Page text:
The fiscal cliff and American Taxpayer Relief Act made many changes to the U.S. tax regime, and investors are trying to minimize the amount of capital-gains taxes they have to pay as a result.

John Garvey, vice president of wealth management at UBS in Philadelphia, says the bank has been advising clients to rebalance their portfolios after a few years of staggering gains in stocks and bonds.

UBS holds a house view that in 2014 the stock market could register another year of 7 percent to 8 percent gains, bringing the S&P 500 to 1,850 over the next six months. Its forecast for the 10-year Treasury is that it will yield 3.3 percent in 12 months, up from 2.8 percent currently.

Many investors likely need to take some profits in stocks and put that money to work in municipal bonds, Garvey said.

"Municipal bonds are still very cheap," he said, due to an outflow of assets from tax-free mutual funds being forced to munis and pushing prices down. There is, as well, a fear of rising interest rates and bankruptcies, such as the Detroit situation.

"There is an opportunity that we haven't seen in previous years, to do what's called tax-loss harvesting, selling your appreciated stock and swapping that money into muni bonds," Garvey explained.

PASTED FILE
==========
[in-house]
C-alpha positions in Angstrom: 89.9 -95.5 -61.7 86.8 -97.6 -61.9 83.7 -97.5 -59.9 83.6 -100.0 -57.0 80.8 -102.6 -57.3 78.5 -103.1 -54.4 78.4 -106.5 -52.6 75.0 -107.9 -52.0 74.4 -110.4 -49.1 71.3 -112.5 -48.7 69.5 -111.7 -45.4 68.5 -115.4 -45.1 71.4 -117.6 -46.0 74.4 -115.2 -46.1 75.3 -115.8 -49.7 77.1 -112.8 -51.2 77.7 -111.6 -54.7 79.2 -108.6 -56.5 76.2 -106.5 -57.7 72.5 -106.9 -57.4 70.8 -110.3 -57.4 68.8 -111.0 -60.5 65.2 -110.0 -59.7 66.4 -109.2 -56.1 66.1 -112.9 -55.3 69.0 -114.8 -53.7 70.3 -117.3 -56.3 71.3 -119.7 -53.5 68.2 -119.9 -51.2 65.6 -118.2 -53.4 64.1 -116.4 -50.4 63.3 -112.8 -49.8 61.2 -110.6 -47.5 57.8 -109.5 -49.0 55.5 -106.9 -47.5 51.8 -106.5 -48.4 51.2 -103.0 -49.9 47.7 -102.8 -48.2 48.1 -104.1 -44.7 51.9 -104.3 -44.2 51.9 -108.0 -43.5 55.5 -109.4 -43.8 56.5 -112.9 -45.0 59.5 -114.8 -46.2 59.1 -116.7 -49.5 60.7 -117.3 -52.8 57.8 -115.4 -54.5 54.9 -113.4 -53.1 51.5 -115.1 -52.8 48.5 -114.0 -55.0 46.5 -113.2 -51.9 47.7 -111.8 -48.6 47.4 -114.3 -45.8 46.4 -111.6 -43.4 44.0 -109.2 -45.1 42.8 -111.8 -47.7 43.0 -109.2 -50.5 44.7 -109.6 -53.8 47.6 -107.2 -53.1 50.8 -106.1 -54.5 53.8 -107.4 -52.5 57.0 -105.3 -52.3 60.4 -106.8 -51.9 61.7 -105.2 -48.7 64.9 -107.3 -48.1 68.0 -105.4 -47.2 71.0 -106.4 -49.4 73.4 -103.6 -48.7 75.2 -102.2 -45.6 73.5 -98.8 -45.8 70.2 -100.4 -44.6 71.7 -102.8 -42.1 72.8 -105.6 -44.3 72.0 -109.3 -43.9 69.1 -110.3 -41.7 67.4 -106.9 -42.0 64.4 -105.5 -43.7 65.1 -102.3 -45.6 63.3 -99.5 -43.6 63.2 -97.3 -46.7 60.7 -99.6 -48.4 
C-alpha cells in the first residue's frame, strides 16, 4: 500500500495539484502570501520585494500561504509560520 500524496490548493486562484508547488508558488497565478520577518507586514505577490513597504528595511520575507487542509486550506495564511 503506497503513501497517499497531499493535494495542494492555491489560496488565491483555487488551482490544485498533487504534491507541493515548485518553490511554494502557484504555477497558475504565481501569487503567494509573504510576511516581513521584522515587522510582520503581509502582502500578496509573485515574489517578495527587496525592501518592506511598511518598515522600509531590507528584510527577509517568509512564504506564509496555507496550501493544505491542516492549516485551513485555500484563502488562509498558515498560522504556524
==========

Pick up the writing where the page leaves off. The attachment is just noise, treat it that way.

Currently, a municipal bond with a maturity of 10 to 12 years is yielding about 2.72 percent, nearly equal to Treasurys with a similar maturity. "If you compare munis to Treasurys, they are paying very close or even more than taxable bonds. That's unusual," according to Garvey.

UBS has favored A-rated muni bonds issued by states such as California and Pennsylvania, just as examples.

Using proceeds from selling your equities, you can swap that into muni bonds. Or, if you have Treasury bonds that are trading at a loss, sell those bonds, book the loss, and swap that money into tax-free muni bonds.

On the stock side, UBS has been recommending selling U.S. equities and deploying that money into European Union stocks, which trade at 14 times earnings, compared with 15 times U.S. forward earnings.

Finally, Garvey has advised quite a few clients to take their required minimum distribution (RMD) from their retirement portfolios and donate that to charity - creating a tax write-off in many cases. Some clients have also been "gifting" appreciated stock to charity.